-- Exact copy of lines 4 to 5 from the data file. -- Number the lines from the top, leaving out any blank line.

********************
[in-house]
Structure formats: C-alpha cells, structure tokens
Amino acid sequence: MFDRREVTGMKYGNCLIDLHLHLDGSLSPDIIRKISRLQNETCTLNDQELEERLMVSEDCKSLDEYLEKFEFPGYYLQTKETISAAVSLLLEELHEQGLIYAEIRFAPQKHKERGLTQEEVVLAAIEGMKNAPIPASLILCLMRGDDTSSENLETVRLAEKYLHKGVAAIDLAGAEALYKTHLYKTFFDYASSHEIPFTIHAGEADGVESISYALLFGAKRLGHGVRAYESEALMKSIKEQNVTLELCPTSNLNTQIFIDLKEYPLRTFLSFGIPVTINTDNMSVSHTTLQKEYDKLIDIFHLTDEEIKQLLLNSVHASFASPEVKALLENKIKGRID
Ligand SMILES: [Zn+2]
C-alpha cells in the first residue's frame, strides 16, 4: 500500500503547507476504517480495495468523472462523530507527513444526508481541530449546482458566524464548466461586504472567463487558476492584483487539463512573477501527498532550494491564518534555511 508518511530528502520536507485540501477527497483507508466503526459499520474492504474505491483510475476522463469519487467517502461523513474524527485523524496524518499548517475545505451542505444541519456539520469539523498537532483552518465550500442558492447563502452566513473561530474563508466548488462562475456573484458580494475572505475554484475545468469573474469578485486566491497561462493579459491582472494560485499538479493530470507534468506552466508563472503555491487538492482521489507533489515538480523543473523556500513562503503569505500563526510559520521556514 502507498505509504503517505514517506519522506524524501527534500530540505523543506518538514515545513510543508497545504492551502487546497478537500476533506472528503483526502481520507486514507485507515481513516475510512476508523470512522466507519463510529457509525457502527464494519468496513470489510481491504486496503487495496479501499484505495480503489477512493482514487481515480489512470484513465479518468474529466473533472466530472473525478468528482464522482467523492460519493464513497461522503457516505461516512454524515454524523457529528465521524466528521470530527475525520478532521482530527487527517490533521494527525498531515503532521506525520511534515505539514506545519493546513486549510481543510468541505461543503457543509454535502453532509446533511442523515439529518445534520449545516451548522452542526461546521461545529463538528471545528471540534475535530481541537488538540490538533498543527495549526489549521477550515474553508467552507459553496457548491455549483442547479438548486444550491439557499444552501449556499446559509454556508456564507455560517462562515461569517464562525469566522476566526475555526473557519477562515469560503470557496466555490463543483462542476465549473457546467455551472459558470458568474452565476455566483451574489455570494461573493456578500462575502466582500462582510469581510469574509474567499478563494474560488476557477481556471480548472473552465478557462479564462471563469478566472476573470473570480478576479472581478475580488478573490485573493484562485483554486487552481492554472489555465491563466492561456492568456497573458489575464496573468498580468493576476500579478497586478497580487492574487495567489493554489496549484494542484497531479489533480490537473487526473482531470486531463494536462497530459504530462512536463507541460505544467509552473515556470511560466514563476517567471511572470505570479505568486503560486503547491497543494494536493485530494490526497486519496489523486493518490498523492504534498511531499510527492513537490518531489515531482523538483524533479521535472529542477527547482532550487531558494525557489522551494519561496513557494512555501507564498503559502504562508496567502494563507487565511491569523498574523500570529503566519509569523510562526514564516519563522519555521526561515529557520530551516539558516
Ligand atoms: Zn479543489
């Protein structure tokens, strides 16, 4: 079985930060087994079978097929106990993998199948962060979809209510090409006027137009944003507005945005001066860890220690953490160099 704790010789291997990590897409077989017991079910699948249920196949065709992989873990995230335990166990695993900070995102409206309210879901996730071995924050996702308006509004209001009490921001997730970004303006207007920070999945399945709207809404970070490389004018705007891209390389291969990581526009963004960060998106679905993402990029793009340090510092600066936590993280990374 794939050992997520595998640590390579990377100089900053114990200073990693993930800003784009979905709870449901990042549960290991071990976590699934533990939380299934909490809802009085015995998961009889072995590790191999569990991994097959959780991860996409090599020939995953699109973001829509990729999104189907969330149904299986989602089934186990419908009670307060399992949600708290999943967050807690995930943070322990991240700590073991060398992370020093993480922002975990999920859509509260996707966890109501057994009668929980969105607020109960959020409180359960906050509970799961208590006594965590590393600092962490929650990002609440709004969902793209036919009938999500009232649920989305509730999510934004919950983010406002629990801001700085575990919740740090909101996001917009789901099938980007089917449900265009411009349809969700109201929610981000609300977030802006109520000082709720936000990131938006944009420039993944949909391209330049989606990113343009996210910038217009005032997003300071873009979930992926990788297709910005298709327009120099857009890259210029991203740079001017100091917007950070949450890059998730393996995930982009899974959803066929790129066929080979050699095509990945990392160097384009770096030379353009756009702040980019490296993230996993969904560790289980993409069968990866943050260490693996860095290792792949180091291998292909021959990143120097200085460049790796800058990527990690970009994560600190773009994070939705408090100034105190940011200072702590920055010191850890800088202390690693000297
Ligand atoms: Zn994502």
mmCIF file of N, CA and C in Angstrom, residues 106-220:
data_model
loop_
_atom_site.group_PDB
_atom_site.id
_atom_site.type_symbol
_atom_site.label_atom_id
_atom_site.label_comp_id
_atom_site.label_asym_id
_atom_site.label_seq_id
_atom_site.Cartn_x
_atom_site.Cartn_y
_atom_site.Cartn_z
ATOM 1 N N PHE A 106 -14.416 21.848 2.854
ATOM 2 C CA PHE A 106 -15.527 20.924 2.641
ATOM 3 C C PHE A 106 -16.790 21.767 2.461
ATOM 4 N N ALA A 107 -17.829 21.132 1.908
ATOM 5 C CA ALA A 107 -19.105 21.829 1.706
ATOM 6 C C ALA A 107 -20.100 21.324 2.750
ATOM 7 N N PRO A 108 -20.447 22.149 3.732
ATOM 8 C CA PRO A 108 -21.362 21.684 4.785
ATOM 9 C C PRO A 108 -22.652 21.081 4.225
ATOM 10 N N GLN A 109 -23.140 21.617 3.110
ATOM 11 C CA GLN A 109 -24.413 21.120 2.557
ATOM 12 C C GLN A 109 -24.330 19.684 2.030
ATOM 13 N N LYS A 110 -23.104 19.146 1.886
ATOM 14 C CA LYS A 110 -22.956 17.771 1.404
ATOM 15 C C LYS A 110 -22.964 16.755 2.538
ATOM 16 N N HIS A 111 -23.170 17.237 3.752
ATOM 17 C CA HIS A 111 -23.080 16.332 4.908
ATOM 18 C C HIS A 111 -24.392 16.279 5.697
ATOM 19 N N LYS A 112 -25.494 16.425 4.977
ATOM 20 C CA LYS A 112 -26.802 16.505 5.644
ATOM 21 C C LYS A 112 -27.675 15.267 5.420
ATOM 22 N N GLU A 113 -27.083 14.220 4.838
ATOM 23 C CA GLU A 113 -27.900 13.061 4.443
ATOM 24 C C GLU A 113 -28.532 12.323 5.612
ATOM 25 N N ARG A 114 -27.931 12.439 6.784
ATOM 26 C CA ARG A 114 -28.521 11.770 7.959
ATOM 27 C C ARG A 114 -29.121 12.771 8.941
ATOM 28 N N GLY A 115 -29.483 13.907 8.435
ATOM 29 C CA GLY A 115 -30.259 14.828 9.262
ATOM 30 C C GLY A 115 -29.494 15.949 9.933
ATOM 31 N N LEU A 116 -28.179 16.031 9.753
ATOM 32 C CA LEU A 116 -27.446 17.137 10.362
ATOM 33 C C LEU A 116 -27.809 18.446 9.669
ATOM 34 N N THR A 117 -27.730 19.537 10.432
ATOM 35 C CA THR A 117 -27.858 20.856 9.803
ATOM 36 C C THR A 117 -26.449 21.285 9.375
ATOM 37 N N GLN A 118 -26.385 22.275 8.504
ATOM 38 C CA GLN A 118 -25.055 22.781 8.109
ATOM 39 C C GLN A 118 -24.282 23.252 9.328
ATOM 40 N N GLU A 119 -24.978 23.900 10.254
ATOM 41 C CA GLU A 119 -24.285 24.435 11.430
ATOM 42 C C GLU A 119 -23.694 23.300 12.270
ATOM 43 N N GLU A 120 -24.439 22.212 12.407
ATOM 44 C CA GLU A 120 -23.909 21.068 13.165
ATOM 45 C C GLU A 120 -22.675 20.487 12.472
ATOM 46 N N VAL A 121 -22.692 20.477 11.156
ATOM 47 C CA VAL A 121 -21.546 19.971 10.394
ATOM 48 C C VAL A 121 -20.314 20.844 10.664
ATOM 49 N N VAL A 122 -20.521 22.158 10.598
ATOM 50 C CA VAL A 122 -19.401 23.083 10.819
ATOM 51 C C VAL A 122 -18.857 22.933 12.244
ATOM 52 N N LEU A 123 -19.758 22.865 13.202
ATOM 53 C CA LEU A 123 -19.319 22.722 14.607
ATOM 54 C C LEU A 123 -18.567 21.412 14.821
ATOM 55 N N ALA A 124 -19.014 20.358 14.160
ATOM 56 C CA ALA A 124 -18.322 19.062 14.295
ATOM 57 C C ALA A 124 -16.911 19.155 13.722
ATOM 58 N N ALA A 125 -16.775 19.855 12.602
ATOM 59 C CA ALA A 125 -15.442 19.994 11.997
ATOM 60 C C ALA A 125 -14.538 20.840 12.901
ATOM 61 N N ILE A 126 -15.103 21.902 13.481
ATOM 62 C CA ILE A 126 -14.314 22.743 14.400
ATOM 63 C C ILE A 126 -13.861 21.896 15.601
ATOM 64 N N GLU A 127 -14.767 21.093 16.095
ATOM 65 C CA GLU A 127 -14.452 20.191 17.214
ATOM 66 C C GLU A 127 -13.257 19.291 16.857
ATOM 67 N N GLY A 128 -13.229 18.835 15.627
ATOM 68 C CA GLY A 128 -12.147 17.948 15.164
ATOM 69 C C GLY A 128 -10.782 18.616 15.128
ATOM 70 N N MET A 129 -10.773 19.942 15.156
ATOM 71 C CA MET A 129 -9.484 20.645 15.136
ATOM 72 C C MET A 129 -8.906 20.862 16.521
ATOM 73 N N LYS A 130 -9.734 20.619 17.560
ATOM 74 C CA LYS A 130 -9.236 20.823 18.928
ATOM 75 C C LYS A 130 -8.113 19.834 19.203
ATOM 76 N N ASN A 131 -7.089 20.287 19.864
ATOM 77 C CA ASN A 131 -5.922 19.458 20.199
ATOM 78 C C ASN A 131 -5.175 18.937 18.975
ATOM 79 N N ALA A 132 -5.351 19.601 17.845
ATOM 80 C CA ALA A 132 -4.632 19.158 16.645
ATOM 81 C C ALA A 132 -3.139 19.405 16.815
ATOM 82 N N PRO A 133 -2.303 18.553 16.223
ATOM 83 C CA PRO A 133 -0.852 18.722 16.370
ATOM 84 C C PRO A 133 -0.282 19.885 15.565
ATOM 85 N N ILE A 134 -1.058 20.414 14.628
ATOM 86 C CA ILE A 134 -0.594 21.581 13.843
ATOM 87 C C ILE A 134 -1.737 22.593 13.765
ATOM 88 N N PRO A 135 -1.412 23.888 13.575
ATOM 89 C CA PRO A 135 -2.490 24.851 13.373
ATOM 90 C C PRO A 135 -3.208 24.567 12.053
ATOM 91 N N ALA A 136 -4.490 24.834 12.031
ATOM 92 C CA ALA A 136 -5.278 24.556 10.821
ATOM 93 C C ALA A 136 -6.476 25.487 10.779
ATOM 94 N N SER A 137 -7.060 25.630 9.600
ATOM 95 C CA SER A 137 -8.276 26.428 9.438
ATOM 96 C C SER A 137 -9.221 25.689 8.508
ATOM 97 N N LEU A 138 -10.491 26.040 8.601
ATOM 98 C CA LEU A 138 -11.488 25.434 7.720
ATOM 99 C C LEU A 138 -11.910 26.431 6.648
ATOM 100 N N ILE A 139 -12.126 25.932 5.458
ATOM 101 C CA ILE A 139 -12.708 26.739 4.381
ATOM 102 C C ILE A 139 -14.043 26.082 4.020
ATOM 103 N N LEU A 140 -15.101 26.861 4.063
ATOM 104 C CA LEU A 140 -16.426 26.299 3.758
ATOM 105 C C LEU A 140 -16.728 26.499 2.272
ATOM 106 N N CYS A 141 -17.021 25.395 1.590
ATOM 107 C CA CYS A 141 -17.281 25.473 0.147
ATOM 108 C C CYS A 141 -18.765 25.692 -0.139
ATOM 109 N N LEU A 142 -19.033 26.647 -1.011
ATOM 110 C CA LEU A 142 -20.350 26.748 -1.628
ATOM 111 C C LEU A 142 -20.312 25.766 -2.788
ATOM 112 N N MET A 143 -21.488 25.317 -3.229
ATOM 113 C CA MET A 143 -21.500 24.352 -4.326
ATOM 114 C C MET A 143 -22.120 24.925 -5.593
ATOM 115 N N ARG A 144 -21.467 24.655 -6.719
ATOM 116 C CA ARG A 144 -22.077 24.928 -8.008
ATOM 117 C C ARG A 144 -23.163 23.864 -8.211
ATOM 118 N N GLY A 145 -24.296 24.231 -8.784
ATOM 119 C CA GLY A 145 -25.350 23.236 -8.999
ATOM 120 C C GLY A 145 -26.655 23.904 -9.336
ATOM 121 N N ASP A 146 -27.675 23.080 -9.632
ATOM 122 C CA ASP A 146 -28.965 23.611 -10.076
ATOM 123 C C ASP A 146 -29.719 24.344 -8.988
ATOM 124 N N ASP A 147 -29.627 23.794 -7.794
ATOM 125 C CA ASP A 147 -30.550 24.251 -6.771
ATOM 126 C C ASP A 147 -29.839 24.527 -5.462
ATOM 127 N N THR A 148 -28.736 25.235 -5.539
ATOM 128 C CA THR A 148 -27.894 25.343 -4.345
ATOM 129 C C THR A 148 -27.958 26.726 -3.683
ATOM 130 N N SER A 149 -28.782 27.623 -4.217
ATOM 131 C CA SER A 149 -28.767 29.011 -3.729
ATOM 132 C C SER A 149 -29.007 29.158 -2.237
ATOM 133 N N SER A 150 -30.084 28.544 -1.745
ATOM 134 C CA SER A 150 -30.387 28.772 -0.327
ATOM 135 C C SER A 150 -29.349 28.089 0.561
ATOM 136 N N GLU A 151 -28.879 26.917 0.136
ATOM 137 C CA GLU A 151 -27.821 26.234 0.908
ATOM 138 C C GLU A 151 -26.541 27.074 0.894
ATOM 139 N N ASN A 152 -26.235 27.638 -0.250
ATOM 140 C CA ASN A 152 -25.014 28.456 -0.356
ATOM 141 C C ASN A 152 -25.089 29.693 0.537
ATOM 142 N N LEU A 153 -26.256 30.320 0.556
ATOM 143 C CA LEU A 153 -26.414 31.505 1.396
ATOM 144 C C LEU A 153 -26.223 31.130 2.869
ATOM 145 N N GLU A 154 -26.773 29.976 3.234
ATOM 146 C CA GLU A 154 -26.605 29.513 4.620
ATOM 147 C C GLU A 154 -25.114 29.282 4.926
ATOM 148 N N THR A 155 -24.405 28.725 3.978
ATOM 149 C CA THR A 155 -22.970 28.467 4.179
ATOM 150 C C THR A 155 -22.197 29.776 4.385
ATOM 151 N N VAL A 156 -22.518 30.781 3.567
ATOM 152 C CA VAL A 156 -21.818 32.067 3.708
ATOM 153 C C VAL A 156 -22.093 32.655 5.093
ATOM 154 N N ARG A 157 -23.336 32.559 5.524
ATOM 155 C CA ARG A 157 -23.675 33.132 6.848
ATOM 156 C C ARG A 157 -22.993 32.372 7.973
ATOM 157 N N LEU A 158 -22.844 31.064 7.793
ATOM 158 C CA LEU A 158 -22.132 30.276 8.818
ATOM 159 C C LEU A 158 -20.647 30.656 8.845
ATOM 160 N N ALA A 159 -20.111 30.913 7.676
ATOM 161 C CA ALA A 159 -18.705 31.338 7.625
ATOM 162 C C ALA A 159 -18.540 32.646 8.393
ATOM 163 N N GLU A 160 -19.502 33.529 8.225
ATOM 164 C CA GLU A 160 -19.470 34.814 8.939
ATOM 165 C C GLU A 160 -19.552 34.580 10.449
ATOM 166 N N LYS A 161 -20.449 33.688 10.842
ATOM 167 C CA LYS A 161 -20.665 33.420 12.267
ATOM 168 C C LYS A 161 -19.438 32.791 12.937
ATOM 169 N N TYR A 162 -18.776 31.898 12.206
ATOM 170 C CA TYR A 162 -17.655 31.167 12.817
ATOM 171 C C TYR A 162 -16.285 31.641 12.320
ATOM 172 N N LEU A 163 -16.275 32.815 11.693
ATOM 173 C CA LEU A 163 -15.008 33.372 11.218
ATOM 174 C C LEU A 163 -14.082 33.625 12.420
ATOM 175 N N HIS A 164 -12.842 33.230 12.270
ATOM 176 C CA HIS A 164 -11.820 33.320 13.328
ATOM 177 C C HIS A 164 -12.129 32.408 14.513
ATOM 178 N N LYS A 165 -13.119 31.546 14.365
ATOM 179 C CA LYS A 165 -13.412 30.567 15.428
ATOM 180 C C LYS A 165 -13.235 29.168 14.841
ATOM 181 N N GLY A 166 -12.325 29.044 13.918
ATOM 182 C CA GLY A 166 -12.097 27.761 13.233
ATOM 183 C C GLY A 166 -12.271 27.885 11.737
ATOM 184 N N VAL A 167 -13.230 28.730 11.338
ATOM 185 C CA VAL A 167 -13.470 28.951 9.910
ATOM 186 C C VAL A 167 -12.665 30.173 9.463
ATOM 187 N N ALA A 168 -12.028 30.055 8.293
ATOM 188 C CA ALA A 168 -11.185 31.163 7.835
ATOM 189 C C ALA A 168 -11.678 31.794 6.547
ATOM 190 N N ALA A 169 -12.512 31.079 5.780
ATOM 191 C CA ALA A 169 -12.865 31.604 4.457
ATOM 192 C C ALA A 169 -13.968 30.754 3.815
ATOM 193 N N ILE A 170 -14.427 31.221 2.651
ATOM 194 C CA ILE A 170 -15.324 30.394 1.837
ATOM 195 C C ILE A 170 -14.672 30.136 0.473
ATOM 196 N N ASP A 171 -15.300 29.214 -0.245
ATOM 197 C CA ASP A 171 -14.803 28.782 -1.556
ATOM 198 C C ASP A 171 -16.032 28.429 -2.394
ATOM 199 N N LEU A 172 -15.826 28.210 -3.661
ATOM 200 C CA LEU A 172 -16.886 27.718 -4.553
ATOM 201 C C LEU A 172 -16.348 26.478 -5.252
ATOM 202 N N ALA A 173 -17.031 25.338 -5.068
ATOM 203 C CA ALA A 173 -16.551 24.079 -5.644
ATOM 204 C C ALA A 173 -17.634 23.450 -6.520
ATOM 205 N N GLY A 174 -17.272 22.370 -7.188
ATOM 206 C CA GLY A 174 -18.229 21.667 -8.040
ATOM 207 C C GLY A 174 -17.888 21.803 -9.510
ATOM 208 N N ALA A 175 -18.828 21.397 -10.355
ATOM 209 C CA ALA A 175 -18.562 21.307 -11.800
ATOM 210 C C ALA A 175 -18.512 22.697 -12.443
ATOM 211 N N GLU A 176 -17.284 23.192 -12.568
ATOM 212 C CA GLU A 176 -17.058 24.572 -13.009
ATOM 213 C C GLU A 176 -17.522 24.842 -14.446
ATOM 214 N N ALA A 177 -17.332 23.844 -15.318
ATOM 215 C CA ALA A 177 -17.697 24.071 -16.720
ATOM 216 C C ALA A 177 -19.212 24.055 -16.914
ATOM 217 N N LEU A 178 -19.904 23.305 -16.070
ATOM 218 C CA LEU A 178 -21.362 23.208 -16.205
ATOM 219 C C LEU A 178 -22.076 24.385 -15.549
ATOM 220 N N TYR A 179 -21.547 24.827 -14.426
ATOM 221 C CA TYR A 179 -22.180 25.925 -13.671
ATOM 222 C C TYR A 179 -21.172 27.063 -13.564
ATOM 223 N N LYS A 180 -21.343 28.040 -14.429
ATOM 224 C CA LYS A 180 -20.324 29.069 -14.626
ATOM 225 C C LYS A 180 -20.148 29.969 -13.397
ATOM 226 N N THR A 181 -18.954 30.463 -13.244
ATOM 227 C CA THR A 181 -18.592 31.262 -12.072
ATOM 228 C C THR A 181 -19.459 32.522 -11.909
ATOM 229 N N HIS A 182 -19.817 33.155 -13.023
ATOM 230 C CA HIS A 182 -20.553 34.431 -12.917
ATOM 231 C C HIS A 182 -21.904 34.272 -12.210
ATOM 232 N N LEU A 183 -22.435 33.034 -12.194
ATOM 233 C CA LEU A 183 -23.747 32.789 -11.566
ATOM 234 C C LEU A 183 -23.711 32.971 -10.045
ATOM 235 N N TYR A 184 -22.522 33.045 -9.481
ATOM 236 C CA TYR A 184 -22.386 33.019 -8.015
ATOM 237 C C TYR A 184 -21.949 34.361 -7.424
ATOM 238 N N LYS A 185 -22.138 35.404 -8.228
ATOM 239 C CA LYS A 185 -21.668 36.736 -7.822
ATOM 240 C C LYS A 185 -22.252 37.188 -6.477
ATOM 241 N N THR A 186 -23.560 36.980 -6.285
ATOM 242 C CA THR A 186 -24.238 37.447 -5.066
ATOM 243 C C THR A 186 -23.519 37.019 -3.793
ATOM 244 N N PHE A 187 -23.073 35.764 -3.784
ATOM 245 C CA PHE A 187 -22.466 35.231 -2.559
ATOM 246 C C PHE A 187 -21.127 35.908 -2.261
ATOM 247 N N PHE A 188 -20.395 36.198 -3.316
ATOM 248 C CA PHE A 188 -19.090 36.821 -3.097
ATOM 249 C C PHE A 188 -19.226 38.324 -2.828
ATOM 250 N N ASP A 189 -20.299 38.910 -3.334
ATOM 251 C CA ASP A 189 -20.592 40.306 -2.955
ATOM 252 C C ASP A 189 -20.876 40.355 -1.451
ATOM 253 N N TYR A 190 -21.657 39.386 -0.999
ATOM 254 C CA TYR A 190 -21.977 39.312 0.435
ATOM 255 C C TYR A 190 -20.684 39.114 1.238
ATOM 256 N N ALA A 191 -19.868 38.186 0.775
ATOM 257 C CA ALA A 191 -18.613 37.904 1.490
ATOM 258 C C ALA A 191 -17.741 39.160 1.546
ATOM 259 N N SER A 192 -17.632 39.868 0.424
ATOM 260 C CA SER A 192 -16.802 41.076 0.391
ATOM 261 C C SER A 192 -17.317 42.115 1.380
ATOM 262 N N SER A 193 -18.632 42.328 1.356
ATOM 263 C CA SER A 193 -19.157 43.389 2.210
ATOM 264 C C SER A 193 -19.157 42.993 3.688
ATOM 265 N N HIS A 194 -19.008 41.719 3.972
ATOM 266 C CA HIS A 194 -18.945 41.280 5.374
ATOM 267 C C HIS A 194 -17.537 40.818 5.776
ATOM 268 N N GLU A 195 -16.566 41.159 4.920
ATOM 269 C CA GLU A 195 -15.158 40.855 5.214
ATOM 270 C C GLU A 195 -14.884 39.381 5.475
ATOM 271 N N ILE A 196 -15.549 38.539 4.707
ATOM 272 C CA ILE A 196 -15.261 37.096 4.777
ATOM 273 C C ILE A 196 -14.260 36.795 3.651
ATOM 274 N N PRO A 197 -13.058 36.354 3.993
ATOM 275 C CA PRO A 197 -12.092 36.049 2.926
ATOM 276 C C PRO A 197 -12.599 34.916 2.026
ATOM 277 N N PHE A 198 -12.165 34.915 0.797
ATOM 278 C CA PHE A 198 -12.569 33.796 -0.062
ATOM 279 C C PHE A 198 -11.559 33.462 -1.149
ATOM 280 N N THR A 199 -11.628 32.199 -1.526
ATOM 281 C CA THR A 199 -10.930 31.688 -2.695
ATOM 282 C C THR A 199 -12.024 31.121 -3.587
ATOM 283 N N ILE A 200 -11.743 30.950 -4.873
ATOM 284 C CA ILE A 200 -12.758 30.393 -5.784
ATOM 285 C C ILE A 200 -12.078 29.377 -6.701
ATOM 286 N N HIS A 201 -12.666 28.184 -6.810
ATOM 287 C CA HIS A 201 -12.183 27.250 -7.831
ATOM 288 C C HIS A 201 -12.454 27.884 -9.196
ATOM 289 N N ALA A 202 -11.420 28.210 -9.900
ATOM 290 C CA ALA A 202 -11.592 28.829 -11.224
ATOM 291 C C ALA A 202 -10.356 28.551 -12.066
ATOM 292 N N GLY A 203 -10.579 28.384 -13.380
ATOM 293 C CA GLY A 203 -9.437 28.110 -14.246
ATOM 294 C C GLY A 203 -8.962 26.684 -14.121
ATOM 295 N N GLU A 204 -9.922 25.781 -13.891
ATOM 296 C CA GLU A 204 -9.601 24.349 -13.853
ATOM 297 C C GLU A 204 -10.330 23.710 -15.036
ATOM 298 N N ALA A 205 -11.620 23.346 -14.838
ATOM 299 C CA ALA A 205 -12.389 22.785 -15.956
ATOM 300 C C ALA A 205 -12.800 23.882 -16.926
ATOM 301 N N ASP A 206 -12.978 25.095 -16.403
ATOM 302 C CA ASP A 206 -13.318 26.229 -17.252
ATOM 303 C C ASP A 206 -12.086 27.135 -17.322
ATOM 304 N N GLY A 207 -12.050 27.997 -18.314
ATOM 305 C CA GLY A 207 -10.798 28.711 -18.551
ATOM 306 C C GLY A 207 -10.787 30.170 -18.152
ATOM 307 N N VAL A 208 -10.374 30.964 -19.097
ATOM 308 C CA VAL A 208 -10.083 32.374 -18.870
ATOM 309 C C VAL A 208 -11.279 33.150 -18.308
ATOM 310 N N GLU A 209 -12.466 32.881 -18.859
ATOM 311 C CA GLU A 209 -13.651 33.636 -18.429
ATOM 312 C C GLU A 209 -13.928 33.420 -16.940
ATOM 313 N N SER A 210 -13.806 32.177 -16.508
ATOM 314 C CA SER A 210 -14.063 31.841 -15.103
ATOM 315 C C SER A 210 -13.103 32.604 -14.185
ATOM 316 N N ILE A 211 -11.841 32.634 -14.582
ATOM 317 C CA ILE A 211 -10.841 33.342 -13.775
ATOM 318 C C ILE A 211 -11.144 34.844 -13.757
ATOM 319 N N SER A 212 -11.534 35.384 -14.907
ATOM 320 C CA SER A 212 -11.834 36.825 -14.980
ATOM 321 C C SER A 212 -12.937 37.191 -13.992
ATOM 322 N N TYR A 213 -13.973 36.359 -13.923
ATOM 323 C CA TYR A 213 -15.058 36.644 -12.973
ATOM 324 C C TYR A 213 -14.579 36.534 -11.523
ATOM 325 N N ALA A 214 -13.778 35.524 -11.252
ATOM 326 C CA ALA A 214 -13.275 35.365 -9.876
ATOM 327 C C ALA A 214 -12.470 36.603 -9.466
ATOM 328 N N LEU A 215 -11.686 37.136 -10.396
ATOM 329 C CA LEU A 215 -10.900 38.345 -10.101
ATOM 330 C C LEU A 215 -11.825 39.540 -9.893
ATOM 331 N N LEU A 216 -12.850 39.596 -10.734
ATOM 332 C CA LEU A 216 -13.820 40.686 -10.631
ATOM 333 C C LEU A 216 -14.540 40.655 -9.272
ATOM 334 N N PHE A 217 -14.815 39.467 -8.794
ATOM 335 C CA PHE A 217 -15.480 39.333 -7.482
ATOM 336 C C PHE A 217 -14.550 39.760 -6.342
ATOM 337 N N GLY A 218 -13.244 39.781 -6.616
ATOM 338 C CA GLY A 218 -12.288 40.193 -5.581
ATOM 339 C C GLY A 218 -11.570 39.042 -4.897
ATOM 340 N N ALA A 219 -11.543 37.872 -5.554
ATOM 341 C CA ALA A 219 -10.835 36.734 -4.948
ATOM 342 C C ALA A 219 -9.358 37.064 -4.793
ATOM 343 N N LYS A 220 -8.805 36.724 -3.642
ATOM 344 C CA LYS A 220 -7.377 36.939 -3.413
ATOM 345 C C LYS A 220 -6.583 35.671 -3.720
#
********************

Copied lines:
Ligand SMILES: [Zn+2]
C-alpha cells in the first residue's frame, strides 16, 4: 500500500503547507476504517480495495468523472462523530507527513444526508481541530449546482458566524464548466461586504472567463487558476492584483487539463512573477501527498532550494491564518534555511 508518511530528502520536507485540501477527497483507508466503526459499520474492504474505491483510475476522463469519487467517502461523513474524527485523524496524518499548517475545505451542505444541519456539520469539523498537532483552518465550500442558492447563502452566513473561530474563508466548488462562475456573484458580494475572505475554484475545468469573474469578485486566491497561462493579459491582472494560485499538479493530470507534468506552466508563472503555491487538492482521489507533489515538480523543473523556500513562503503569505500563526510559520521556514 502507498505509504503517505514517506519522506524524501527534500530540505523543506518538514515545513510543508497545504492551502487546497478537500476533506472528503483526502481520507486514507485507515481513516475510512476508523470512522466507519463510529457509525457502527464494519468496513470489510481491504486496503487495496479501499484505495480503489477512493482514487481515480489512470484513465479518468474529466473533472466530472473525478468528482464522482467523492460519493464513497461522503457516505461516512454524515454524523457529528465521524466528521470530527475525520478532521482530527487527517490533521494527525498531515503532521506525520511534515505539514506545519493546513486549510481543510468541505461543503457543509454535502453532509446533511442523515439529518445534520449545516451548522452542526461546521461545529463538528471545528471540534475535530481541537488538540490538533498543527495549526489549521477550515474553508467552507459553496457548491455549483442547479438548486444550491439557499444552501449556499446559509454556508456564507455560517462562515461569517464562525469566522476566526475555526473557519477562515469560503470557496466555490463543483462542476465549473457546467455551472459558470458568474452565476455566483451574489455570494461573493456578500462575502466582500462582510469581510469574509474567499478563494474560488476557477481556471480548472473552465478557462479564462471563469478566472476573470473570480478576479472581478475580488478573490485573493484562485483554486487552481492554472489555465491563466492561456492568456497573458489575464496573468498580468493576476500579478497586478497580487492574487495567489493554489496549484494542484497531479489533480490537473487526473482531470486531463494536462497530459504530462512536463507541460505544467509552473515556470511560466514563476517567471511572470505570479505568486503560486503547491497543494494536493485530494490526497486519496489523486493518490498523492504534498511531499510527492513537490518531489515531482523538483524533479521535472529542477527547482532550487531558494525557489522551494519561496513557494512555501507564498503559502504562508496567502494563507487565511491569523498574523500570529503566519509569523510562526514564516519563522519555521526561515529557520530551516539558516